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Department
Management
Course
MGM101H5
Professor
Dave Swanston
Semester
Fall

Description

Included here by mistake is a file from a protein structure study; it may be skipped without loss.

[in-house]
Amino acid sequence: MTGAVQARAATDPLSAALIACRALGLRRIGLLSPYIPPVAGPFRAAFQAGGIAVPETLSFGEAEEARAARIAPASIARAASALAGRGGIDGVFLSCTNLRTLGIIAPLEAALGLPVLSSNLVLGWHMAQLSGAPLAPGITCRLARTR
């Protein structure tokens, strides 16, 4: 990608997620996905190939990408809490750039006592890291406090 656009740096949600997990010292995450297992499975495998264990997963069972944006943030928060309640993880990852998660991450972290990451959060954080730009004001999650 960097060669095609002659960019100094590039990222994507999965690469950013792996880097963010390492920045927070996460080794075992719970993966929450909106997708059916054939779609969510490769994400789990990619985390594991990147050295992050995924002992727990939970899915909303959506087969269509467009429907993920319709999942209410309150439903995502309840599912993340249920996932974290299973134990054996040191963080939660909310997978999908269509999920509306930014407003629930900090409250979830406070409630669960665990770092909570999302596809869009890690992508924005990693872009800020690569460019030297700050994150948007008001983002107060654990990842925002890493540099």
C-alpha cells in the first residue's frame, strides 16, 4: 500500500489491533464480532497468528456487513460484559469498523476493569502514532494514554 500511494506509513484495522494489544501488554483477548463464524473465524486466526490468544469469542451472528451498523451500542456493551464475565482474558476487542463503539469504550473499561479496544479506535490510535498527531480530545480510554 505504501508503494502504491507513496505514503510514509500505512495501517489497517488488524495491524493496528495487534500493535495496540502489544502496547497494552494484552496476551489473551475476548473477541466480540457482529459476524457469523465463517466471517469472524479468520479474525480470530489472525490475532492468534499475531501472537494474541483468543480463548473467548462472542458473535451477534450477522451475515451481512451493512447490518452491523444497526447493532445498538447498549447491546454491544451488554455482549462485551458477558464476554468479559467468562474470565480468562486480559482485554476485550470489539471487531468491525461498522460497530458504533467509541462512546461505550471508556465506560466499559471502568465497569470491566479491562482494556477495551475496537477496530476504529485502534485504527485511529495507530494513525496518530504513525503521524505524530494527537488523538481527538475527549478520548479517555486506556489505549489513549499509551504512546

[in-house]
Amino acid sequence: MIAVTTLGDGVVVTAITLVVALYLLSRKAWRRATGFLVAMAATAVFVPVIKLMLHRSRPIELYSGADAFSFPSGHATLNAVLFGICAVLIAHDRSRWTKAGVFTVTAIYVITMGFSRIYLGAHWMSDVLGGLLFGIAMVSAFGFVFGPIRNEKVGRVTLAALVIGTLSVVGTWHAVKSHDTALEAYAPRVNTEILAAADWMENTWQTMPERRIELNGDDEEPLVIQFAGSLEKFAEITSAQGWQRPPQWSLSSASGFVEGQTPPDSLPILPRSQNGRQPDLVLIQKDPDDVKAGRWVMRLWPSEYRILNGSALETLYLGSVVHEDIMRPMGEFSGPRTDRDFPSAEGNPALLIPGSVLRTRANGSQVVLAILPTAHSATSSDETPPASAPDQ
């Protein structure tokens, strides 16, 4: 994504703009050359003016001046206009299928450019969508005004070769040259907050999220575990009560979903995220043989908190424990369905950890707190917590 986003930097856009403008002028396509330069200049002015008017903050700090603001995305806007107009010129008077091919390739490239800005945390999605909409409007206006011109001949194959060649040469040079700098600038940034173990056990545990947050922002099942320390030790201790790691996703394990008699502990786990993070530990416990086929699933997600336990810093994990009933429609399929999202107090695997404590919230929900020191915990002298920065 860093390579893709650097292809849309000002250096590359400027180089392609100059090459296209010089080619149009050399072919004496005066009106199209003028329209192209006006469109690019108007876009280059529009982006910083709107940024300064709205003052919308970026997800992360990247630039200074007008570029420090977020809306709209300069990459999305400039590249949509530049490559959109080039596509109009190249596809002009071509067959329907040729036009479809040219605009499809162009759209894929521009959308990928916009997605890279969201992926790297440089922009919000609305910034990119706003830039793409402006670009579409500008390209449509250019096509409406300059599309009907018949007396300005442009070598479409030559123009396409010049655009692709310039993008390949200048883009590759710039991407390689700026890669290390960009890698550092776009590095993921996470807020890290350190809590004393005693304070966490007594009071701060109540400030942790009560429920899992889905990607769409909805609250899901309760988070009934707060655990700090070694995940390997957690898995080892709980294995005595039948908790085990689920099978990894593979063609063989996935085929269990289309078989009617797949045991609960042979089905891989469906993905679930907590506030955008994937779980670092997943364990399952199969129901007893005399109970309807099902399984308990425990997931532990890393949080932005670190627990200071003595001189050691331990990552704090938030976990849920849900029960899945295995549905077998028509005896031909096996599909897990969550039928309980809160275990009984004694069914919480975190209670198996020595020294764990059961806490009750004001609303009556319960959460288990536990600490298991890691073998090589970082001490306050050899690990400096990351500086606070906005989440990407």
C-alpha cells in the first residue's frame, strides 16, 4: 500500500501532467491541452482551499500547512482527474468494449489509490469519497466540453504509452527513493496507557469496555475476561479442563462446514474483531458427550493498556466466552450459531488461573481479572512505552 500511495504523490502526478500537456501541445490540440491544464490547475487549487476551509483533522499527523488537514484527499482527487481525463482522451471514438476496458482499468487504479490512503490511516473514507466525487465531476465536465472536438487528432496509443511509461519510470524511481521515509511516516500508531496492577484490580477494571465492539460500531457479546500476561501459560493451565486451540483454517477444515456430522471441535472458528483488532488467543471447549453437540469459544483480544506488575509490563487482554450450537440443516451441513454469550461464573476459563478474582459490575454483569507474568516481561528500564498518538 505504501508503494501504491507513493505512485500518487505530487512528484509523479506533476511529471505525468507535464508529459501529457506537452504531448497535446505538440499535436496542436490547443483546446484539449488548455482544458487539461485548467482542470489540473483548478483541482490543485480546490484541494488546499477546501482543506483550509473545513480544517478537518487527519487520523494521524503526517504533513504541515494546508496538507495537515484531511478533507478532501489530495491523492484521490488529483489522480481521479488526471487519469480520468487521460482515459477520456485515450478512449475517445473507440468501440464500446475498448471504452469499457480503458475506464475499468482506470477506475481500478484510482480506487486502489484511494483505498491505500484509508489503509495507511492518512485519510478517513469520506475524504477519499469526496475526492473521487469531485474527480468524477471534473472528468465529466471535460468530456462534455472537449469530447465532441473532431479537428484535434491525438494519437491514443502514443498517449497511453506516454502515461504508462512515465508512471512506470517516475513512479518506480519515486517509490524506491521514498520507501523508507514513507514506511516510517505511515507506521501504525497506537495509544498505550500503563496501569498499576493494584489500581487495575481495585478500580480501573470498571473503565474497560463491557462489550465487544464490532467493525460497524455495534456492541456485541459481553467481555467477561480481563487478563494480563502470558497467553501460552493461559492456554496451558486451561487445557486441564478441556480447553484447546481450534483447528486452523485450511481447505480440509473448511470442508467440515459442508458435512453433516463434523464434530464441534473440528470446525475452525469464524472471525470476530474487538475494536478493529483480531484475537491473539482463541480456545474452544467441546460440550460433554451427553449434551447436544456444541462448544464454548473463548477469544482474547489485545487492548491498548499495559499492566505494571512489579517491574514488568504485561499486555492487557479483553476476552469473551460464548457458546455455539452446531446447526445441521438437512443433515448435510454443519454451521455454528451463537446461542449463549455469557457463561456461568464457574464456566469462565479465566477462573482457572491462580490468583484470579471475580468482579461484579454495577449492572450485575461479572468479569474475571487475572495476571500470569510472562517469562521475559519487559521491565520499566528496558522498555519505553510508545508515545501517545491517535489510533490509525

CHAPTER 1- MANAGEMENT Management- the art of getting things done through people. The Functions of management: 1. Planning and Strategizing- planning: a formal process whereby managers choose goals, identify actions to attain those goals, allocate responsibility for implementing actions to specific individuals or units, measure the success of actions by comparing actual results against the goals, and revise plans accordingly. Strategy: an action that managers take to attain the goals of an organization. Strategizing: The process of thinking through on a continual basis what strategies an organization should pursue to attain its goals. 2. Organizing- The process of deciding who within an organization will perform what tasks, where decisions will be made, who reports to whom, and how different parts of the organization will coordinate their activities to pursue a common goal. 3. Controlling- The process of monitoring performance against goals, intervening when goals are not met, and taking corrective action. 4. Leading and Development- leading: the process of motivating, influencing, and directing others in the organization to work productively in pursuit of organization goals. Developing employees: the task of hiring, training, mentoring, and rewarding employees in an organization, including other managers. Leading and developing employees are in many ways the core connection among planning and strategizing, organizing, controlling, and creating incentives. Skilled leaders •Drive strategic thinking (strategizing) deep within the organization while articulating their own vision for the organization. •Have a plan for their organization and push others to develop plans. •Structure the organization proactively to implement their chosen strategy. •Exercise control with a deft hand, never seeming too overbearing or demanding, while at the same time never taking their eyes off the ball. •Put the right kinds of incentives in place. •Get the best out of people by persuading them that a task is worthy of their effort. •Build a high-quality team of other managers and employees through which they can work to get things done. Without skilled leaders strategy may fail. The organization may become bureaucratic; control may be lost; employees will lack incentives and motivation; and the organization may suffer insufficient human capital. Human Capital- The knowledge, skills, and capabilities embedded in individuals. Incentives Afactor, monetary or nonmonetary, that motivates individuals to pursue a particular course of action. Types of Managers: Managers are found at multiple levels in an organization. They may lead an entire organization, or they may head functions, departments, or units. There are three main types of managers: general managers, functional managers, and frontline managers. General managers are responsible for the overall performance of an organization or one of its major self-contained subunits or divisions. Functional managers lead a particular function or a subunit within a function. They are responsible for a task, activity, or operation such as accounting, marketing, sales, R&D, production, information technology, or logistics. Frontline managers manage employees who are themselves not managers. They are found at the lowest level of the management hierarchy. Corporate-Level General Managers: The principal general manager at the corporate level is the chief executive officer (CEO), who leads the entire enterprise. In a multidivisional enterprise the CEO formulates strategies that span businesses deciding, for example, whether to enter new businesses through acquisitions or whether to exit a business area. The CEO decides how the enterprise should be organized into different divisions and signs off on major strategic initiatives proposed by the heads of divisions. The CEO exercises control over divisions, monitoring their performance and deciding what incentives to give divisional heads. Finally, the CEO helps develop the human capital of the enterprise. The CEO of a corporation also manages relationships with the people who own the company, its shareholders. The CEO reports to the board of directors, whose primary function is to make sure the strategy of the company is consistent with the best interests of shareholders. Business Level Corporate Managers: business-level general managers head the different divisions. Business-level general managers lead their divisions motivating, influencing, and directing their subordinates and are responsible for divisional performance. Business-level general managers translate the overall strategic vision for the corporation into concrete strategies and plans for their units. Business-level general managers organize operations within their division, deciding how best to divide tasks into functions and departments and how to coordinate those subunits so that strategy can be successfully implemented. Business-level general managers also control activities within their divisions, monitoring performance against goals, intervening to take corrective action when necessary, and developing human capital. Managerial Roles: • are specific behaviours associated with the task of management. • Managers adopt these roles to accomplish the basic functions of management just discussed—planning and strategizing, organizing, controlling, and leading and developing employees. Interpersonal roles: are roles that involve interacting with other people inside and outside the organization. Management jobs are people- intensive: Research suggests that managers spend somewhere between 66 and 80 percent of their time in the company of others.19 Seldom do managers work alone for long periods without outside communication. Informational roles: are concerned with collecting, processing, and disseminating information. Managers collect information from various sources both inside and outside the organization, process that information, and distribute it to others who need it Competencies: To fulfill the roles that were just described, managers need to have the “right stuff.” They must possess several competencies—skills, values, and motivational preferences—that allow them to perform their jobs effectively and become proficient at planning and strategizing, organizing, controlling, developing, and leading. Managerial Skills: conceptual skill: the ability to see the “big picture,” to understand how the various parts of the organization affect each other, and to conceptualize how those parts can be organized to improve the performance of the overall organization. In other words, conceptual skills are the foundation for strategizing and organizing. Technical skills : enable managers to perform specific activities involving methods, processes, or techniques. The human skills that managers need include the abilities to communicate, persuade, manage conflict, motivate, coach, negotiate, and lead. Effective managers understand the needs of their subordinates and act on this knowledge to improve employee well-being while also achieving organizational objectives. Human skills include working with other units, not just with employees within the manager’s own unit. In other words, successful managers use their human skills to reconcile the needs and goals of their own team members with people in other work units, as well as with the needs of customers, suppliers, and others outside the organization. Managerial values: Another important characteristic of successful managers is the values they hold and the strength of those values. Values: Stable, evaluative beliefs that guide our preferences for outcomes or courses of action in a variety of situations. enacted values:Values that actually guide behaviour. espoused values: What people say is important to them. shared values: Values held in common by several people Managerial Motivation: • Along with the right combination of managerial skills and values, truly great managers also possess needs that motivate them to manage others effectively. Desire to Compete for Management Jobs • Managers are more successful when they are motivated to compete for their jobs. Even in collegial firms, managers vie for promotion to positions farther up the hierarchy. Desire to Exercise Power • Successful managers are motivated to seek power. However, they don’t want this power for personal gain or for the thrill they might experience from wielding power over others (called personalized power orientation). • good managers have a socialized power orientation. They do not seek power for its own sake; rather, they accumulate power to accomplish organizational objectives. personalized power orientation-Seeking power for personal gain. socialized power orientation Accumulating power to achieve social or organizational objectives. Desire to Be Distinct or Different • Successful managers need to be or at least feel comfortable being—different from the people they lead. • managers need to broker the interests of many stakeholders, so the need to be distinct or different from others allows them to act neutrally. • effective managers have a moderately low need for affiliation—they have less concern about being liked and are less sensitive to the pressure others impose to conform to their wishes. • managers need to take centre stage to communicate and sym-bolize the organization’s or work unit’s future direction. • Employees look to managers as guides and role models of future behaviour. • Managers who feel uncomfortable with standing out from the group have difficulty leading people in new directions. Desire to Take Action • One of the most important challenges for managers is to create momentum motivating employees (as well as suppliers and other stakeholders) to achieve the organization’s ambitions for the future. Stakeholders and Stakeholders Management • Astakeholder is an individual, institution, or community that has a stake in the opera- tions of an organization and in how it does business. • Stakeholders include those who regularly transact directly with the organization, most notably employees, customers, sup- pliers, distributors, shareholders, and creditors. • Stakeholders also include institutions that are more remote but still have a stake in how the organization operates and does business, including government, local communities, and the general public. Stakeholders and the organization: • All stakeholders are in an exchange relationship with an organization. • Each stakeholder group supplies the organization with important resources and in exchange each expects its interests to be satisfied. • Employees provide labour and skills and expect commensurate income, job satisfaction, job security, and good working conditions. • Customers provide revenues and want reliable products that represent value for money. • Suppliers provide inputs to the organization and seek prompt payment and dependable buyers. • Distributors help sell an organization’s output, and in return they seek favourable payment terms and products that will sell well. Shareholders provide a corporation with risk capital. • They are also its legal owners. In exchange they expect management to maximize the return on their investment in the corporation. • Creditors such as bondholders provide the organization with capital in the form of debt, and they expect to be repaid on time with interest. • Governments provide an organization with rules and regulations that govern business practice and maintain fair competiti